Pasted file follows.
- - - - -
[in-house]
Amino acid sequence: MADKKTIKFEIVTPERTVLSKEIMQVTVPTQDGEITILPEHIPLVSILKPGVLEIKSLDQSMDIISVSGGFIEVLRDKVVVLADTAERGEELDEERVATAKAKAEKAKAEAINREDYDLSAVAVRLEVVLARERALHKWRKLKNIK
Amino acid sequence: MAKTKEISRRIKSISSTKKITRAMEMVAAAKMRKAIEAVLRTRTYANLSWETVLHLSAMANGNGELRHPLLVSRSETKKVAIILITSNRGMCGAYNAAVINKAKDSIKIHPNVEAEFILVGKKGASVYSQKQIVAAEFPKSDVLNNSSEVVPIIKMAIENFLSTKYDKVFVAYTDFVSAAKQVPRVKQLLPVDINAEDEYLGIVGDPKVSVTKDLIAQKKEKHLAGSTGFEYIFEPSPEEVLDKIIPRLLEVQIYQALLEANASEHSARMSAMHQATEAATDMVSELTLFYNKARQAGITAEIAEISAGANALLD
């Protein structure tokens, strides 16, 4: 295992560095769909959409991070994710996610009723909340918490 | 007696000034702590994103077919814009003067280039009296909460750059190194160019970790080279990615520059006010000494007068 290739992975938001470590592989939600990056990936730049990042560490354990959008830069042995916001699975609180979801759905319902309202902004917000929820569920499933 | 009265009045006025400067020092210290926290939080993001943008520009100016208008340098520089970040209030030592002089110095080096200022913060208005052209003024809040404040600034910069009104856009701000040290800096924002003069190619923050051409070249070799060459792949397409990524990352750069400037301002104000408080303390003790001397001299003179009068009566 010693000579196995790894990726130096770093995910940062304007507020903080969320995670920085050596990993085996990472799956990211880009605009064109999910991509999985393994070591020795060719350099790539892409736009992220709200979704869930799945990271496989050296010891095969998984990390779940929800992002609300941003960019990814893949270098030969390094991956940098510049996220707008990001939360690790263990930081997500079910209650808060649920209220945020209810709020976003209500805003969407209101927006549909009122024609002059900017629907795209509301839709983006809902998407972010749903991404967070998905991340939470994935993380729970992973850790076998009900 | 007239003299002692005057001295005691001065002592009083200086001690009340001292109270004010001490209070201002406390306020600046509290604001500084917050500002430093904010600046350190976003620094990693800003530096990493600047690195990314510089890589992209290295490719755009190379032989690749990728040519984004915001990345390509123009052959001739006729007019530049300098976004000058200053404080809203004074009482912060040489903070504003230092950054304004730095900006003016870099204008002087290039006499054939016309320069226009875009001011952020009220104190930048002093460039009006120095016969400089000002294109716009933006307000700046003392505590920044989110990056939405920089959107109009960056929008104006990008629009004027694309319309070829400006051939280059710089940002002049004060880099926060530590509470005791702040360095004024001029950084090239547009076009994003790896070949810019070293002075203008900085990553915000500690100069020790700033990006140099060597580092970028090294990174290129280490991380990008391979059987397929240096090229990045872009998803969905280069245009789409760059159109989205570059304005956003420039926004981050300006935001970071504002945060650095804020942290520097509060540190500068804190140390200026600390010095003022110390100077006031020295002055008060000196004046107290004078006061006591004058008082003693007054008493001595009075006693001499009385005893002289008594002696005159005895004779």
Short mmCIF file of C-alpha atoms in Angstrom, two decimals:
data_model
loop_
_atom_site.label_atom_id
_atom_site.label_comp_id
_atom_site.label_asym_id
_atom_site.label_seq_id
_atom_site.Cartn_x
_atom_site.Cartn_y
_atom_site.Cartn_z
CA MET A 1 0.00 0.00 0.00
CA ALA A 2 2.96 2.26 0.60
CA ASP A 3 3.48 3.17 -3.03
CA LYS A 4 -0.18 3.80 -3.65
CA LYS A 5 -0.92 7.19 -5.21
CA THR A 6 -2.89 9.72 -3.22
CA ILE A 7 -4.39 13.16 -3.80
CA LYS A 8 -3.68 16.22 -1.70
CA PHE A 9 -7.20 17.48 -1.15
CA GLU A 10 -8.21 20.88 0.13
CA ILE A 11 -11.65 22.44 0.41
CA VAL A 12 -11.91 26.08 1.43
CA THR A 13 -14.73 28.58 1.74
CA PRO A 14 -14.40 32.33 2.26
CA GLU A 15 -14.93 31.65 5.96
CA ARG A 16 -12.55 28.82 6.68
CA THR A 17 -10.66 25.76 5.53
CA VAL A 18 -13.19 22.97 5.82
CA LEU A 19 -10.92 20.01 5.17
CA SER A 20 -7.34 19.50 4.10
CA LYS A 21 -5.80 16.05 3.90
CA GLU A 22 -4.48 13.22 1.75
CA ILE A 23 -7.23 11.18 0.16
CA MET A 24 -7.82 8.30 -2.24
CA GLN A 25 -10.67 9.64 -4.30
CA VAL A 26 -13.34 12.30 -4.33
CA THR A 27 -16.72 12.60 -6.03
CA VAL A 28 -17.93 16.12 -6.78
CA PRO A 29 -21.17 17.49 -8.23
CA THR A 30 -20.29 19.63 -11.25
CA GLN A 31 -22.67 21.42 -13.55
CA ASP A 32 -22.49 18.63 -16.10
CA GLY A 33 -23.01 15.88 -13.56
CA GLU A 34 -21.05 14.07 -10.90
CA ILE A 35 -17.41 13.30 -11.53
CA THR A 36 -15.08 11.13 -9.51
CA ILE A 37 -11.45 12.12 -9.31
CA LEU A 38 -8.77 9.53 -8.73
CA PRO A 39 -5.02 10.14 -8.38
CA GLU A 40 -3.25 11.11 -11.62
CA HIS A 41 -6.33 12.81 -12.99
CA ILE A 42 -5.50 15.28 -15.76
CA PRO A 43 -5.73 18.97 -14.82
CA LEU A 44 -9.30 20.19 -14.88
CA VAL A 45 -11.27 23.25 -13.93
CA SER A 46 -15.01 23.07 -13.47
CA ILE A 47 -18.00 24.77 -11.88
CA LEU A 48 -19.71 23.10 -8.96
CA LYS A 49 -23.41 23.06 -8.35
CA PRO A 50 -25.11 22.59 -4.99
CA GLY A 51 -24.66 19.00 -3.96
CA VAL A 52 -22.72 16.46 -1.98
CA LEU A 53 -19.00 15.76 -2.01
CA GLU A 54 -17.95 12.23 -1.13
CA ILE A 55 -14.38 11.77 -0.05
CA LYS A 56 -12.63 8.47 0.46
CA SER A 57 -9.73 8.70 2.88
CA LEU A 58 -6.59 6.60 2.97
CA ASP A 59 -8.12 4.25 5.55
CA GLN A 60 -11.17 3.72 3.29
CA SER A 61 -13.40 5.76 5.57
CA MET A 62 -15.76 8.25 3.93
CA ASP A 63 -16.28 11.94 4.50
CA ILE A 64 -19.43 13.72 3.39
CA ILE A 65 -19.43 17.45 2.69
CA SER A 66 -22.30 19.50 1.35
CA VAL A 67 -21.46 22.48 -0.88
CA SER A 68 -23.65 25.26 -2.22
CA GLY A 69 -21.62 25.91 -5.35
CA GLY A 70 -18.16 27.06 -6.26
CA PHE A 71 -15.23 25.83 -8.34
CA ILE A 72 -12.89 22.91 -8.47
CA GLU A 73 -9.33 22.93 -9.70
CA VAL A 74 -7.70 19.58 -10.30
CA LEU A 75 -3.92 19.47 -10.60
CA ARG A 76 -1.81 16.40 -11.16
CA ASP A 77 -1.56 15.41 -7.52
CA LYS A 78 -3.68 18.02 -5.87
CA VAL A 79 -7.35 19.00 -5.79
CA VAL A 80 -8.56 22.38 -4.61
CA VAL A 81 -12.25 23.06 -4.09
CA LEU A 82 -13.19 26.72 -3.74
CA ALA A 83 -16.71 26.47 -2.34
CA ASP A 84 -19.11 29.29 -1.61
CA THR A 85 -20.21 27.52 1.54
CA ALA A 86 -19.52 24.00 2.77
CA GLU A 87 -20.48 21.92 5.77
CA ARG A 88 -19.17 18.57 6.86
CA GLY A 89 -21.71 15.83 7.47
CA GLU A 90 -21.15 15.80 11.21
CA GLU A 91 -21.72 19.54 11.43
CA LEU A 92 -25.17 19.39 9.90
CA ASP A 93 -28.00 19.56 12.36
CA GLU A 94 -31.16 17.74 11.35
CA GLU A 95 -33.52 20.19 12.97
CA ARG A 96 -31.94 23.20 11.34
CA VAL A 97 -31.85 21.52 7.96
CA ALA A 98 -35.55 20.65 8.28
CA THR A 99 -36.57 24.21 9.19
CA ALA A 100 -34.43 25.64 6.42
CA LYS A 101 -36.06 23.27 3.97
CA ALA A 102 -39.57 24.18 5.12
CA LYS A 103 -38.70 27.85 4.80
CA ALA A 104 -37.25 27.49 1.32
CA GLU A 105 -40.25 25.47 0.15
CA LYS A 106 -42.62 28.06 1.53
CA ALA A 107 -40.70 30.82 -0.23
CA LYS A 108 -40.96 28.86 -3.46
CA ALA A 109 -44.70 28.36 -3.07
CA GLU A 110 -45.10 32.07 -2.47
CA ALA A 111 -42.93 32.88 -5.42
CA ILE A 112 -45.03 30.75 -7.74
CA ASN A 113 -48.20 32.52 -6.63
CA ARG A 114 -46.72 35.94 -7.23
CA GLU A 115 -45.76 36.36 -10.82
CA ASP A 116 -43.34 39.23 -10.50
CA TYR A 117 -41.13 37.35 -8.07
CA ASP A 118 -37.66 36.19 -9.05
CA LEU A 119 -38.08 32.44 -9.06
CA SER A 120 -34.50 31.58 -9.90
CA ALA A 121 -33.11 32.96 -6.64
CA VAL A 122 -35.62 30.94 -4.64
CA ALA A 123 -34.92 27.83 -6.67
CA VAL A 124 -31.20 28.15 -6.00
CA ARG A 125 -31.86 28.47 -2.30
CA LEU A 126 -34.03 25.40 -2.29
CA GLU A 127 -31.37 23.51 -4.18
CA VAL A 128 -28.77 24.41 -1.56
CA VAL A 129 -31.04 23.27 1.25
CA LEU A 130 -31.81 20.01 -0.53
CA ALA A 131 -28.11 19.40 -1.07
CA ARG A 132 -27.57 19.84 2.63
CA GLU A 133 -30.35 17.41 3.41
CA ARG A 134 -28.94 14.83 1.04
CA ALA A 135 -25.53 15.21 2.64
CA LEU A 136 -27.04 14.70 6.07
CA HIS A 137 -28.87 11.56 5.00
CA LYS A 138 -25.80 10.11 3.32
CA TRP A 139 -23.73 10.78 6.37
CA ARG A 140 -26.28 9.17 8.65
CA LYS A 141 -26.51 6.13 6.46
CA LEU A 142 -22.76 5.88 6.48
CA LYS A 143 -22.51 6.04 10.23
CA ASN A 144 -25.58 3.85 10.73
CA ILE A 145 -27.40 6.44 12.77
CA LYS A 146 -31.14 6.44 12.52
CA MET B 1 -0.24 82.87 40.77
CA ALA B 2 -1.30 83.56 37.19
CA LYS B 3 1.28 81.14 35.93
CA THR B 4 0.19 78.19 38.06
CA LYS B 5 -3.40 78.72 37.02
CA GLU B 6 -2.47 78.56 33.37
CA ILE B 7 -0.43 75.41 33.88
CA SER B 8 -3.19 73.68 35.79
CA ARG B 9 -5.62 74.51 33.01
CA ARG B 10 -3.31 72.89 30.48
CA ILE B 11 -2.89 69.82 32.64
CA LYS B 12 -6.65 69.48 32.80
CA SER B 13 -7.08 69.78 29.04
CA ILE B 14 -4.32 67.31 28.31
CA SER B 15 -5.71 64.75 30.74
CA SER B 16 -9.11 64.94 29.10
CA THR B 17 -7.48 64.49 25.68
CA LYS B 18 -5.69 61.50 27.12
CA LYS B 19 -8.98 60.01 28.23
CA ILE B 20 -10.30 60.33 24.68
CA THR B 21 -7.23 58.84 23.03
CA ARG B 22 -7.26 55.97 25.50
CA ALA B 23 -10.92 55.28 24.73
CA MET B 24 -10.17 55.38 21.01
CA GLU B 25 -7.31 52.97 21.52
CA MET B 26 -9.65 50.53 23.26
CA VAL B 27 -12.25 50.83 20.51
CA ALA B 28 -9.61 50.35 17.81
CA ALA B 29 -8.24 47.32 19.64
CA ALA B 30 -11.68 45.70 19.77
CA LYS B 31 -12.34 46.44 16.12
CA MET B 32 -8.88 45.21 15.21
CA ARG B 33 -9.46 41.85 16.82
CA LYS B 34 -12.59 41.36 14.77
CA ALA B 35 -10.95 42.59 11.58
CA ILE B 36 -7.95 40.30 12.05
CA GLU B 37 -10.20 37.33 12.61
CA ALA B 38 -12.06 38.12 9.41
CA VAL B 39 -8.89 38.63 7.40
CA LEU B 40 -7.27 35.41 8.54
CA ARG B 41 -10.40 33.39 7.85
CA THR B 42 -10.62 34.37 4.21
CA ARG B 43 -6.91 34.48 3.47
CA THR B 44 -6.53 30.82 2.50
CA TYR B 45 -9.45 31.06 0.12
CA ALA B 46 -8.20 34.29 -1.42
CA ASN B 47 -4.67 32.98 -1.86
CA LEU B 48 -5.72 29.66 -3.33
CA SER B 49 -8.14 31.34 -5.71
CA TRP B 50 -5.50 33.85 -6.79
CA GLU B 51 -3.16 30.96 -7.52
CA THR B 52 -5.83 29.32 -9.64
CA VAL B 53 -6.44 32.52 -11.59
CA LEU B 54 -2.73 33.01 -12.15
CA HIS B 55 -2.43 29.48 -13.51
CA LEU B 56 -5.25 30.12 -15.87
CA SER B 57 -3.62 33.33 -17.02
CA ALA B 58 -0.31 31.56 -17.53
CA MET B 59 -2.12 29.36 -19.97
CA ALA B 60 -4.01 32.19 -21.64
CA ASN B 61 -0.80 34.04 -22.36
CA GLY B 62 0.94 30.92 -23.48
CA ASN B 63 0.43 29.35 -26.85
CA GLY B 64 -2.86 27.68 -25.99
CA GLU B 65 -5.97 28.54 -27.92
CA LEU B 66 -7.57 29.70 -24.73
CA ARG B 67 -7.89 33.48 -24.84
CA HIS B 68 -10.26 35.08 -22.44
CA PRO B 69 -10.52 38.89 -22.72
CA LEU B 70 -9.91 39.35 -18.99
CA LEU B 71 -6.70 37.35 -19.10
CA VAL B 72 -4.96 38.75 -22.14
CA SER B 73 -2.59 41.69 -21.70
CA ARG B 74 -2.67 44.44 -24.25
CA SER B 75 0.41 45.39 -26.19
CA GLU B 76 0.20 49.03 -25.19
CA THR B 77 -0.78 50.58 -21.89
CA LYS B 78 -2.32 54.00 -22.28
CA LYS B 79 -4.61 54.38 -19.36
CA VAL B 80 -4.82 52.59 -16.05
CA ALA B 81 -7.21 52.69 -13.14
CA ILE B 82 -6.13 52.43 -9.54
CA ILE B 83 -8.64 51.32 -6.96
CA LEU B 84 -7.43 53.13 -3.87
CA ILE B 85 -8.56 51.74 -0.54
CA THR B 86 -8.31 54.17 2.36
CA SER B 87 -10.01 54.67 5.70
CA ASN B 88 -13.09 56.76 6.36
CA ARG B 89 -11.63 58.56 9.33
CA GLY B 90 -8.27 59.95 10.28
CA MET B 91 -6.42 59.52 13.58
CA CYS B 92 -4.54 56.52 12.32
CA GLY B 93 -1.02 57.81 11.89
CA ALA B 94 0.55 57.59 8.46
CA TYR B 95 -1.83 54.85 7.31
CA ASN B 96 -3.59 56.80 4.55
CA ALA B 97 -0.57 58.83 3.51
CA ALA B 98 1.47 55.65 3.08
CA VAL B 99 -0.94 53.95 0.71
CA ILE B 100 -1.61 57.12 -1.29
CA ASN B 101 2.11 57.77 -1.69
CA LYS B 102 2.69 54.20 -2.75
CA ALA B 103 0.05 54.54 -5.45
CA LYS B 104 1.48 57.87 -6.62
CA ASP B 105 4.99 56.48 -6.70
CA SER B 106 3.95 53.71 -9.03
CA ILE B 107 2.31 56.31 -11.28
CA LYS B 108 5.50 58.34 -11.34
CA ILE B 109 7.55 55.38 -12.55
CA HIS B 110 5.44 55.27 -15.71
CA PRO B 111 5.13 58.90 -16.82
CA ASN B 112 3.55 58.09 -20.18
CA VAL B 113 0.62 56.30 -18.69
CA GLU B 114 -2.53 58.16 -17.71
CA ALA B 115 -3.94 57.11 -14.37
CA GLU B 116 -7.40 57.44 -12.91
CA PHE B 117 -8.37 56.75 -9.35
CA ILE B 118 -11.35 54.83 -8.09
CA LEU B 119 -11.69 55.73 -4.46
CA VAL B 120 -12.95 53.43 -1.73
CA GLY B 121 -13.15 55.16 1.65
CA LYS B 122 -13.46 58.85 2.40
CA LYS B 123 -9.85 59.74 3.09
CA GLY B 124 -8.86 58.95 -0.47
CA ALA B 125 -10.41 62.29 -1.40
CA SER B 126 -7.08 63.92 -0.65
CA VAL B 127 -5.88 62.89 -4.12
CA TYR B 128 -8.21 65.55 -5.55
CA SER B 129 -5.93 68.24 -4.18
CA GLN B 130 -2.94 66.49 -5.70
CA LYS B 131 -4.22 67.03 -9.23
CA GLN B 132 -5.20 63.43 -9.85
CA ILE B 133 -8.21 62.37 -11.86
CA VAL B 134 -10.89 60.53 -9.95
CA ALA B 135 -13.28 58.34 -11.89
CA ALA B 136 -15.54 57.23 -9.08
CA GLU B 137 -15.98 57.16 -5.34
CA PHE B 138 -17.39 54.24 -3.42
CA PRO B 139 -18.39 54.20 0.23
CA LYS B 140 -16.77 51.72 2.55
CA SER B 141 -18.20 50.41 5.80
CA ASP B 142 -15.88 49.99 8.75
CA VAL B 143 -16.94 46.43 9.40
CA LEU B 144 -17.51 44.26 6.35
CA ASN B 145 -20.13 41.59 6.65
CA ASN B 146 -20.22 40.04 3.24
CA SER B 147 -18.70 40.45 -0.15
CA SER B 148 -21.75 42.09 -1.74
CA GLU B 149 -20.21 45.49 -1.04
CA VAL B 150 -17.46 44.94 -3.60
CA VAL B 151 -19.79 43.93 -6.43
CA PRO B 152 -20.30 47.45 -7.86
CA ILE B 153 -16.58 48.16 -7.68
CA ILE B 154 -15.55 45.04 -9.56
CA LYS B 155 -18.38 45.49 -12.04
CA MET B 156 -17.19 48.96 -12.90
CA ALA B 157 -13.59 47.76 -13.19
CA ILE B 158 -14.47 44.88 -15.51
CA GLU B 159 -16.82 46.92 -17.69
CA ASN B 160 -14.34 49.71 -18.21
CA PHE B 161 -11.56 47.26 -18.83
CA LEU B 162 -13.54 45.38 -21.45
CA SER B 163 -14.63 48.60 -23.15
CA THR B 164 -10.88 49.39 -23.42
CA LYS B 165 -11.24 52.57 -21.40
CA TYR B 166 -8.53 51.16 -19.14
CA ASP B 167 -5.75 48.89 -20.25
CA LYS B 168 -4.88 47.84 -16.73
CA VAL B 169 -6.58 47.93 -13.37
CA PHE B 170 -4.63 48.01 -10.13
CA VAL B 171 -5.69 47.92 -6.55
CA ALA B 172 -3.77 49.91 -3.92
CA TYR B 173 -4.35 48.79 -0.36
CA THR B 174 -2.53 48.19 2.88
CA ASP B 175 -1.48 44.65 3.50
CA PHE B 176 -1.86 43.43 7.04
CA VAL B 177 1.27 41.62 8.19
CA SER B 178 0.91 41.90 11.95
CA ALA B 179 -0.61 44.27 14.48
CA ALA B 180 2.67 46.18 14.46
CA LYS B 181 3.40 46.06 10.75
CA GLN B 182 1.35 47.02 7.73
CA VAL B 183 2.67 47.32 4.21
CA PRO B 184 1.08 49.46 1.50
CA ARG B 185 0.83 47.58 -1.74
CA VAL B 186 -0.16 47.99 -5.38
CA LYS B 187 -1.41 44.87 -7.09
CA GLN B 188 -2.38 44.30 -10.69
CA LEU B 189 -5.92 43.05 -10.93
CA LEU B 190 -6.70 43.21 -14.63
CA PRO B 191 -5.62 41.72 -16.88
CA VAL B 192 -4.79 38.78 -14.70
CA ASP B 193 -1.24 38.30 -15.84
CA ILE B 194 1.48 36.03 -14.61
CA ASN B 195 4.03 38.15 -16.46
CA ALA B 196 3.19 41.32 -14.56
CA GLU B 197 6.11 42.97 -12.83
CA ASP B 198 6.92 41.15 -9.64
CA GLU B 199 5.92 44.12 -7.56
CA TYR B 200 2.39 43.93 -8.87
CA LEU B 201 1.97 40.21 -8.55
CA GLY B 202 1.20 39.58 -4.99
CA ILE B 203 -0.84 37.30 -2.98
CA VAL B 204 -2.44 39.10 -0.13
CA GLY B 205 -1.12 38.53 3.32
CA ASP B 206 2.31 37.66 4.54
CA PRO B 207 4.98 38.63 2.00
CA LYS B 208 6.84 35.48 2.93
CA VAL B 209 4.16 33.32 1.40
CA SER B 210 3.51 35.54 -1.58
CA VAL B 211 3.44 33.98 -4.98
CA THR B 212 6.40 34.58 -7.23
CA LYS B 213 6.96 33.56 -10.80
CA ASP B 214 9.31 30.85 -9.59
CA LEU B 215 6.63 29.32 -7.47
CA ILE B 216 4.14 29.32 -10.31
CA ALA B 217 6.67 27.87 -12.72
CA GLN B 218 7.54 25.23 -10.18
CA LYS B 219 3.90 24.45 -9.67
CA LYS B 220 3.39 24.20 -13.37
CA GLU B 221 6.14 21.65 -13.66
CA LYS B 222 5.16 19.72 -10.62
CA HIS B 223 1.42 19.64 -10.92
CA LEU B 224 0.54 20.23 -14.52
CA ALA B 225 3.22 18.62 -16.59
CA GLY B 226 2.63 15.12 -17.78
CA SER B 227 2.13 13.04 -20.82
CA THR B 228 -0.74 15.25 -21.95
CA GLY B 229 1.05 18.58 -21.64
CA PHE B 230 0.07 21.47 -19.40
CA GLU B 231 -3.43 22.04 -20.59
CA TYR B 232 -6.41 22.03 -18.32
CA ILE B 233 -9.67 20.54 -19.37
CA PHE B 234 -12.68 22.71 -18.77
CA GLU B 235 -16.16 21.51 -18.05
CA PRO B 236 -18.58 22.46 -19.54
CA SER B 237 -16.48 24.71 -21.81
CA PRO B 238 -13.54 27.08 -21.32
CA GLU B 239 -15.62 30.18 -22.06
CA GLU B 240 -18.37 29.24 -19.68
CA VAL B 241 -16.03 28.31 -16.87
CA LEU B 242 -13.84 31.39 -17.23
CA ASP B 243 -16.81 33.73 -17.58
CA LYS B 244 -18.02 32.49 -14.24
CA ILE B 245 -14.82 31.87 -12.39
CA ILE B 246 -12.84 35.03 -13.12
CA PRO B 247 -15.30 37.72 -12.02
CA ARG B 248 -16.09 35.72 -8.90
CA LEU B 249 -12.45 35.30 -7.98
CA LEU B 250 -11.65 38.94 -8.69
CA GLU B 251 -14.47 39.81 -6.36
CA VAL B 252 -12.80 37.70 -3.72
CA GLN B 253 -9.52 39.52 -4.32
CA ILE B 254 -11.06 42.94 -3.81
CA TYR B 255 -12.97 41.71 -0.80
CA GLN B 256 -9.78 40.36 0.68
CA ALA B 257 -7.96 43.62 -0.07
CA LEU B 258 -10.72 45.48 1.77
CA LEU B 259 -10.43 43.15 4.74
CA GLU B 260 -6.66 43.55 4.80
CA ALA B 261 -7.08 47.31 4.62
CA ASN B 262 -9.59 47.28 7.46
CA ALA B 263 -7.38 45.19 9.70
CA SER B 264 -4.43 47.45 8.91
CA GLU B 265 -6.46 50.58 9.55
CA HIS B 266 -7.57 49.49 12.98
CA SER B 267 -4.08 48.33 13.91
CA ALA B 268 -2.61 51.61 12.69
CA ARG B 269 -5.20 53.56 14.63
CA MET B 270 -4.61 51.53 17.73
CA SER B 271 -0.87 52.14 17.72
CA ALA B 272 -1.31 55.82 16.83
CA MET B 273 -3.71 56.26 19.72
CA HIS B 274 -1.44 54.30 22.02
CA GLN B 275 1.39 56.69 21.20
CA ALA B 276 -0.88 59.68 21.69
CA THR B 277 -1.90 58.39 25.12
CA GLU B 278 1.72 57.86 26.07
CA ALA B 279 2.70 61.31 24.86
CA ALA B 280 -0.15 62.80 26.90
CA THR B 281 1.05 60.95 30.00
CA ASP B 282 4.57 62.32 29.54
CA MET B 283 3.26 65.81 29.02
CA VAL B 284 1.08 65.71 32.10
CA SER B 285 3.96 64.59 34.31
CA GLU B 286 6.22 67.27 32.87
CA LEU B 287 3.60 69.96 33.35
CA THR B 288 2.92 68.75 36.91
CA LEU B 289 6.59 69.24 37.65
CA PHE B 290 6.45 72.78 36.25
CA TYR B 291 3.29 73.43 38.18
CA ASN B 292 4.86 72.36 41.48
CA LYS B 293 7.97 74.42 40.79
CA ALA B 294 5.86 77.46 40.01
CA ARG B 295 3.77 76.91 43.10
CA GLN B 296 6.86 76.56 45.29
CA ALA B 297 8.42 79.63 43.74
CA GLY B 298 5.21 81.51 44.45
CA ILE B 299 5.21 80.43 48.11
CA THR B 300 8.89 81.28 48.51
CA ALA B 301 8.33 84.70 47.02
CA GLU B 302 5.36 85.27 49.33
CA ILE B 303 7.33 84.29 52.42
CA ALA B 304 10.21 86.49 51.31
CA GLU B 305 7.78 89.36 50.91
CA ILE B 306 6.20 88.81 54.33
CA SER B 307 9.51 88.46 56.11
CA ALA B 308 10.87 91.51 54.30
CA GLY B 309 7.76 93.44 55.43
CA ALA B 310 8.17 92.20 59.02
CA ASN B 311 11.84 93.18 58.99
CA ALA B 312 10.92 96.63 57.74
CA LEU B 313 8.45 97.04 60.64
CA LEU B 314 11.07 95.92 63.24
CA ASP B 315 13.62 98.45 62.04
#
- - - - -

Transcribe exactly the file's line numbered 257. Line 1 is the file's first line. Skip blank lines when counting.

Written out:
CA ALA B 97 -0.57 58.83 3.51